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  • The #1 Way to Live Truthfully in Imaginary Circumstances

    When my nephew was 5, I caught him running on top of the furniture in my parent’s living room, with my jacket over his shoulders. When he saw me, he suddenly stopped. 
    Caught in the act, I thought. Then, with arms extended, belly down, he leapt from the sofa in my direction. I caught him. Still in my arms, he was now reaching and twisting. Without saying a word, he showed me he was a superhero and I was to fly him around the room, which I gladly did. When he “landed” (I put him down), he instantly cast his beloved uncle into the role of super-villain. Humoring him, I played my part, donning a deeper voice and a wider stance to support my mischievous cackle. As I began chasing him, the fear in his breath was real. He sought cover from the downpour of sofa cushions as though it were hailing fire. He “killed” me twice before I tucked him in that night.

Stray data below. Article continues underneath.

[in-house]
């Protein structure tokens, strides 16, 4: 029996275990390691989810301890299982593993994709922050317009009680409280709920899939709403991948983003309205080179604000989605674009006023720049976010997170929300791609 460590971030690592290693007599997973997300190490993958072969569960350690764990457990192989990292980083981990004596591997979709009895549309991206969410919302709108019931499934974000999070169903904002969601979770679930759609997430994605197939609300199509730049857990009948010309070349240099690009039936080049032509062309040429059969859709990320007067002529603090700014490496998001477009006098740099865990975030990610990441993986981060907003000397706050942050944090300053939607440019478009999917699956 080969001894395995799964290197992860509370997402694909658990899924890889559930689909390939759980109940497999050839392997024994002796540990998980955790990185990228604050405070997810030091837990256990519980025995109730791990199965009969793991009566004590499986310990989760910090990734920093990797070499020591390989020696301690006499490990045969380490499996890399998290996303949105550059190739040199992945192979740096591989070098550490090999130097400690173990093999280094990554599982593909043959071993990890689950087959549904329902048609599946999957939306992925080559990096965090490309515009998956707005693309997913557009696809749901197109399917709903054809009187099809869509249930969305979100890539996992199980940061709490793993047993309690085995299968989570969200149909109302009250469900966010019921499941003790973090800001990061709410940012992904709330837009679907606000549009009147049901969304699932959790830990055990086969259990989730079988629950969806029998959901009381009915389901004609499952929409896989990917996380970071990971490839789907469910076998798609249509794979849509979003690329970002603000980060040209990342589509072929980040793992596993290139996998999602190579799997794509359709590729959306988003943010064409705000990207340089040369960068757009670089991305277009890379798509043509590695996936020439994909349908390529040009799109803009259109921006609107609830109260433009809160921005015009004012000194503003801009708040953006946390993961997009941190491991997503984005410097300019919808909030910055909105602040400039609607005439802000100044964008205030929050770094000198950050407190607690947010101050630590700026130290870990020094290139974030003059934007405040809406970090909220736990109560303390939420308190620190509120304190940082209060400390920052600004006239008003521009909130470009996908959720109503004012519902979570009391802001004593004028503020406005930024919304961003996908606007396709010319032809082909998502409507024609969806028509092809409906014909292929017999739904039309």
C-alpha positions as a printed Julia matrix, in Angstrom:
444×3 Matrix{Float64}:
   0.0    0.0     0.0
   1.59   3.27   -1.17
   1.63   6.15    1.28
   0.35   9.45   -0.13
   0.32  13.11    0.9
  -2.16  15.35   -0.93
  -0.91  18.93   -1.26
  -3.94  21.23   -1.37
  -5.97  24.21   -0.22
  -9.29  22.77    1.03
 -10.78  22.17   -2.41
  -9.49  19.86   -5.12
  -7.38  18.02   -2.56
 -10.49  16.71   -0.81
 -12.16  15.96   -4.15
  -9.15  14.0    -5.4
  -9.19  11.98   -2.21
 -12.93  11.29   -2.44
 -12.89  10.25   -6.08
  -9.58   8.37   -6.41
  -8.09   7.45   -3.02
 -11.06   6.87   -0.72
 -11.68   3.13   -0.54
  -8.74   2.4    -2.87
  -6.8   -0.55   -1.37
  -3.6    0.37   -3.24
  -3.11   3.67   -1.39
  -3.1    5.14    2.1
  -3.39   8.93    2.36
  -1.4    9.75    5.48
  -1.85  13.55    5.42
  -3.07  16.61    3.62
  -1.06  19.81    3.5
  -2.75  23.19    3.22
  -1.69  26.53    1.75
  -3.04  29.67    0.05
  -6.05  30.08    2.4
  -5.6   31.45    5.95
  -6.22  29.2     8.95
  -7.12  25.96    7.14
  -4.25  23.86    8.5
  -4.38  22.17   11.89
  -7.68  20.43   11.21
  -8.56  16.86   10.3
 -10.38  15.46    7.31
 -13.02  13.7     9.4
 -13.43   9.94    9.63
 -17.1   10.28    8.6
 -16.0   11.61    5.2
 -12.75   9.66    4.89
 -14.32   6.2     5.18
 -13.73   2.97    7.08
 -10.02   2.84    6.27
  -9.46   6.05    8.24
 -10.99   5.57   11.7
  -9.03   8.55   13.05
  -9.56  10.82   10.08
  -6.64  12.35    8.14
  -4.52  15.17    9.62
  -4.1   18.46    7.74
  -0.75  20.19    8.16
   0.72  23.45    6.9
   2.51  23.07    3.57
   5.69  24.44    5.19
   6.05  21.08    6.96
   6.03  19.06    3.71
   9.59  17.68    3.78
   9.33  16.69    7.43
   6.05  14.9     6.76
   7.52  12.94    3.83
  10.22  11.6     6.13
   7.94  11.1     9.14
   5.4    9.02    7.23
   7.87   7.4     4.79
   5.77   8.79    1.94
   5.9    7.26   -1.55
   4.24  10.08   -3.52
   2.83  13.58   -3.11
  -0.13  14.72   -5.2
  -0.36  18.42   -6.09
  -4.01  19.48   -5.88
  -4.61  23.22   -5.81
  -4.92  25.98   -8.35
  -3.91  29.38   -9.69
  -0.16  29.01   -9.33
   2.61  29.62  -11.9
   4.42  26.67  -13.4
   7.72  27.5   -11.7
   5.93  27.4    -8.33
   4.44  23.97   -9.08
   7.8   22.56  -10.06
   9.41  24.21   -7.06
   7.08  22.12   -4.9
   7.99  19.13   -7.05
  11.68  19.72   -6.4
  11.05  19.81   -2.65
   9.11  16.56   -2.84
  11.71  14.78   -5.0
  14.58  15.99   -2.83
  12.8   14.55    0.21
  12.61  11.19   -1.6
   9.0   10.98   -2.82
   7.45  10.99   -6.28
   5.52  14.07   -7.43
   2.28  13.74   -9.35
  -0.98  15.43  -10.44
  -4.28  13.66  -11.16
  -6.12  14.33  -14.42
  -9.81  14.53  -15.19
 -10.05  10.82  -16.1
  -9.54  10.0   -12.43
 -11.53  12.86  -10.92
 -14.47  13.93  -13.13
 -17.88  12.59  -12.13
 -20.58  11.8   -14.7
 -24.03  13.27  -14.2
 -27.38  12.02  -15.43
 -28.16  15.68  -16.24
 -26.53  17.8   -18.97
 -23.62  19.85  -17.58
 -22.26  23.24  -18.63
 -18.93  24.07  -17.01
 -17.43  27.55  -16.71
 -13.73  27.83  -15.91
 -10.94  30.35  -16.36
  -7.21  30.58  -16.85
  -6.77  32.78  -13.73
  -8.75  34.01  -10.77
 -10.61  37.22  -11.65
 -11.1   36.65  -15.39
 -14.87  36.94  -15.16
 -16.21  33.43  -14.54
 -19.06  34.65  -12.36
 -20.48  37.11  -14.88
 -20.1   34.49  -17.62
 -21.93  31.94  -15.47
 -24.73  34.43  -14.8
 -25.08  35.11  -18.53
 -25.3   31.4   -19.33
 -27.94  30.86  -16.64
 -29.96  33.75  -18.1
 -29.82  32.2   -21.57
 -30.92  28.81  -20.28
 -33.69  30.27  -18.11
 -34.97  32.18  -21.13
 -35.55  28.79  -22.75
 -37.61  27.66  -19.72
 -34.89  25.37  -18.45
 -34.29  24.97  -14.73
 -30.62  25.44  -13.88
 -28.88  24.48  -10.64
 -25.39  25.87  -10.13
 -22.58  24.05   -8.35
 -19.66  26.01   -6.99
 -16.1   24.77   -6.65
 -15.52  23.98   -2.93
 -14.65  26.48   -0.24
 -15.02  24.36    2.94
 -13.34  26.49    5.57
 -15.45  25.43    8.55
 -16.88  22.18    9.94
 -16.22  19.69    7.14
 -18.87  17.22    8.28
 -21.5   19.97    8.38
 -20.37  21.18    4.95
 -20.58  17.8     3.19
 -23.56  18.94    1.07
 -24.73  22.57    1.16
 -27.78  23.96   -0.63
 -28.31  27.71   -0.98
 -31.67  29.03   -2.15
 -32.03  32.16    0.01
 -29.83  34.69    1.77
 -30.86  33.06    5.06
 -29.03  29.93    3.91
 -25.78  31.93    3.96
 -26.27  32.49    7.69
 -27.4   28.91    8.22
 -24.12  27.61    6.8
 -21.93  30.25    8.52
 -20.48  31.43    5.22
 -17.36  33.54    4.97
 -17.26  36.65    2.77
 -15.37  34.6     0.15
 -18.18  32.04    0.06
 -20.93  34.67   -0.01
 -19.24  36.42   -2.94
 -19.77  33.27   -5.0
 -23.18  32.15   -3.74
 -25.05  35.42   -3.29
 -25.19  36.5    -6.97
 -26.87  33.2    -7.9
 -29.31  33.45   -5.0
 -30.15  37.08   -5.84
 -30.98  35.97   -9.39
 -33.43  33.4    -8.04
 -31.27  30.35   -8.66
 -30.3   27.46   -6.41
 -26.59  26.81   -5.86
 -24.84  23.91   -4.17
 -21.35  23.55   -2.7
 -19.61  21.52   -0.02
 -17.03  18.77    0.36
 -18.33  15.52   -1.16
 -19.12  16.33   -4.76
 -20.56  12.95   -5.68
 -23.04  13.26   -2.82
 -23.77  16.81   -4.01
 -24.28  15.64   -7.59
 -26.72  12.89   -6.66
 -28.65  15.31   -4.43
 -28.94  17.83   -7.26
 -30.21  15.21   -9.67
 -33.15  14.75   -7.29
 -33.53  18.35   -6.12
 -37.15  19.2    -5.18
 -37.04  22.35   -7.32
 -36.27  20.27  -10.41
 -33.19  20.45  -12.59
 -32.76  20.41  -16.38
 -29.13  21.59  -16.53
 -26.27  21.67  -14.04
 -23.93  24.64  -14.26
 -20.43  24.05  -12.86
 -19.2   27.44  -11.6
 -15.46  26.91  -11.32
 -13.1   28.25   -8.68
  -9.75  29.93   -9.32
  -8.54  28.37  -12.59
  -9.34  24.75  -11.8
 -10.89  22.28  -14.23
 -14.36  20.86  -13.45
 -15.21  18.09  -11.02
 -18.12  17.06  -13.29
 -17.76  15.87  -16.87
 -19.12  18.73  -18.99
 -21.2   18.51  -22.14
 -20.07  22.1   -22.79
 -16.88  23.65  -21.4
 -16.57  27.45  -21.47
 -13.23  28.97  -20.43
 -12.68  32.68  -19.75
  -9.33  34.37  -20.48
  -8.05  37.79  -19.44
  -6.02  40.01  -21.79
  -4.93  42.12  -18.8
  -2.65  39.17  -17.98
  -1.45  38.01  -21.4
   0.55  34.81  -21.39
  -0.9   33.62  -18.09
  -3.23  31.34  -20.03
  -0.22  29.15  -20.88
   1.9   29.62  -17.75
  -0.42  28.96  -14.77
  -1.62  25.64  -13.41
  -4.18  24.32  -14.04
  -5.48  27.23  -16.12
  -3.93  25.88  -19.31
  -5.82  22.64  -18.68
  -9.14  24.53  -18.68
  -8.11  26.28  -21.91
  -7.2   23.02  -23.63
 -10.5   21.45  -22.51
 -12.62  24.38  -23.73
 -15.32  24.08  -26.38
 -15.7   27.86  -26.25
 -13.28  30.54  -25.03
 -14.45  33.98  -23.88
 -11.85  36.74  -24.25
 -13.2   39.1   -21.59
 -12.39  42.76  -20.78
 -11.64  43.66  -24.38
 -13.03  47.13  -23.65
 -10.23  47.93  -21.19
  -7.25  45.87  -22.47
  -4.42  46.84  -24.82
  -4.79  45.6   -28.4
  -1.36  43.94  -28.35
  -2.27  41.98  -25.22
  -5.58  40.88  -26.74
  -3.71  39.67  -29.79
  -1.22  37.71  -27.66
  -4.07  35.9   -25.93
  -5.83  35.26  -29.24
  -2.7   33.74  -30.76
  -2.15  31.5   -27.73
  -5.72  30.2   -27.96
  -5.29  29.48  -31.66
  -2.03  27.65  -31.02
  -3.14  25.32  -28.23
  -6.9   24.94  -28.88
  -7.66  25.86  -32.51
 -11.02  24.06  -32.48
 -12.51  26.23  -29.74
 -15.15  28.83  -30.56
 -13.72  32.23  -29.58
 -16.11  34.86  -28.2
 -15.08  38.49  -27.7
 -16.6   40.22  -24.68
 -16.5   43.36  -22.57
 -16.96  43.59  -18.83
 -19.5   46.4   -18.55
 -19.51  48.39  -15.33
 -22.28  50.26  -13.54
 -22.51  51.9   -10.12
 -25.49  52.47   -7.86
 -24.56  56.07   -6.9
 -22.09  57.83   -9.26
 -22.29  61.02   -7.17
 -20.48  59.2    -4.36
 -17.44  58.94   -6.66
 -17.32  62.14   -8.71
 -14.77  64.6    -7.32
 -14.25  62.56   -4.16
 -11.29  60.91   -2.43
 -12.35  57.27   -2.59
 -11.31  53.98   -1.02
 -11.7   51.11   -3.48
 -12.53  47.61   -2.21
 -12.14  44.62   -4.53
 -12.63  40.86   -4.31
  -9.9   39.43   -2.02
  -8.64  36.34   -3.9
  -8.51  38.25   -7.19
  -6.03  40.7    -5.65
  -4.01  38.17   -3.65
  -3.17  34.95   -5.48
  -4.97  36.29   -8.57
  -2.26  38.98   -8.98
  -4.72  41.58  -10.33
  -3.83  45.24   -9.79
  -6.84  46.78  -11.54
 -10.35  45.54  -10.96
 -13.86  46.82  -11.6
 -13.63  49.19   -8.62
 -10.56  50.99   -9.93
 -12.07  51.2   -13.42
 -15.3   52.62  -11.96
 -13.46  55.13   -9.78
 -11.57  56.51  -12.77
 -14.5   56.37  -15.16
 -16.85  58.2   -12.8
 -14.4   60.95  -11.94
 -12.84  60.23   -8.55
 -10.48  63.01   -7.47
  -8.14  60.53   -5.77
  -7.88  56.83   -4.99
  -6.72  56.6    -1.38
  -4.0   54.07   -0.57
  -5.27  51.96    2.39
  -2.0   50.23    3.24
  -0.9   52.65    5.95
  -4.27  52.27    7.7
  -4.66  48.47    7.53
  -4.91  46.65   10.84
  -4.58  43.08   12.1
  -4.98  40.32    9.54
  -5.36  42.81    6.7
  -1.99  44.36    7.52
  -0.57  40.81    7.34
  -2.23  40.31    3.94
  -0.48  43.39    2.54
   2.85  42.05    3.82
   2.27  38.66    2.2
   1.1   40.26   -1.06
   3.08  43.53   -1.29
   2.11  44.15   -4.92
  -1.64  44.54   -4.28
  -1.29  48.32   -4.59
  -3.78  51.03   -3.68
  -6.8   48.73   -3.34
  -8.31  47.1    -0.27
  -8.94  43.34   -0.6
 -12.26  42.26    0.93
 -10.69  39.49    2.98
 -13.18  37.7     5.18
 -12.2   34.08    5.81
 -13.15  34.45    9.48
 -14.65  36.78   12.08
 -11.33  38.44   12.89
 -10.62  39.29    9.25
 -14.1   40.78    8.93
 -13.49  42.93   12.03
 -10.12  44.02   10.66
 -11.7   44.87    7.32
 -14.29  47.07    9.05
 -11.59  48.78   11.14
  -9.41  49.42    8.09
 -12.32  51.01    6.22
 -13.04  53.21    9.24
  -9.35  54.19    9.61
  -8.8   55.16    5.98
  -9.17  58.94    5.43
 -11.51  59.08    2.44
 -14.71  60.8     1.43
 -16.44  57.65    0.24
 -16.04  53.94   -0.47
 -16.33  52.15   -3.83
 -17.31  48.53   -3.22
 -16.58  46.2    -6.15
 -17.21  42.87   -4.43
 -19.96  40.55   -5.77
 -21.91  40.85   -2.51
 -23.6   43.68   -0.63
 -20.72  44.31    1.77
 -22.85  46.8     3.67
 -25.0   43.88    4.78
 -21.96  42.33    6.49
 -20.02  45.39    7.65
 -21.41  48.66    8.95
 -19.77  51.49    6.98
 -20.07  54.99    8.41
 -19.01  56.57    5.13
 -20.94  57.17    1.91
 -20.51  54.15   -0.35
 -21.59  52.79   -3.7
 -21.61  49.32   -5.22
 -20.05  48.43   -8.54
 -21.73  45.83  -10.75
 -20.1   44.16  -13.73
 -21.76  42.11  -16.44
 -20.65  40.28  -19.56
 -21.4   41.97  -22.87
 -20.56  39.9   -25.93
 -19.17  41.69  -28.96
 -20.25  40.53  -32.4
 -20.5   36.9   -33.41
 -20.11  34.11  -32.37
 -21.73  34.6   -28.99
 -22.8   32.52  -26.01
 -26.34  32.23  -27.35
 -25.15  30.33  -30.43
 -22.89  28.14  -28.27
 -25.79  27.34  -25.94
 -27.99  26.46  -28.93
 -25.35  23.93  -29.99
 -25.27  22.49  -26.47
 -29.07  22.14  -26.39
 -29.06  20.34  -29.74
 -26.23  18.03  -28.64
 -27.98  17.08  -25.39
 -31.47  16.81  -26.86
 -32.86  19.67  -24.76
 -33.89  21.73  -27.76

We were playing, living truthfully in imaginary circumstances, and communicating them. We were acting.  
    Children play. Adults censor themselves. Our mind very quickly tells us no—we can’t or we shouldn’t. As a result, actors tend to think too much, get in their heads and get in their own way. And heady, analytical

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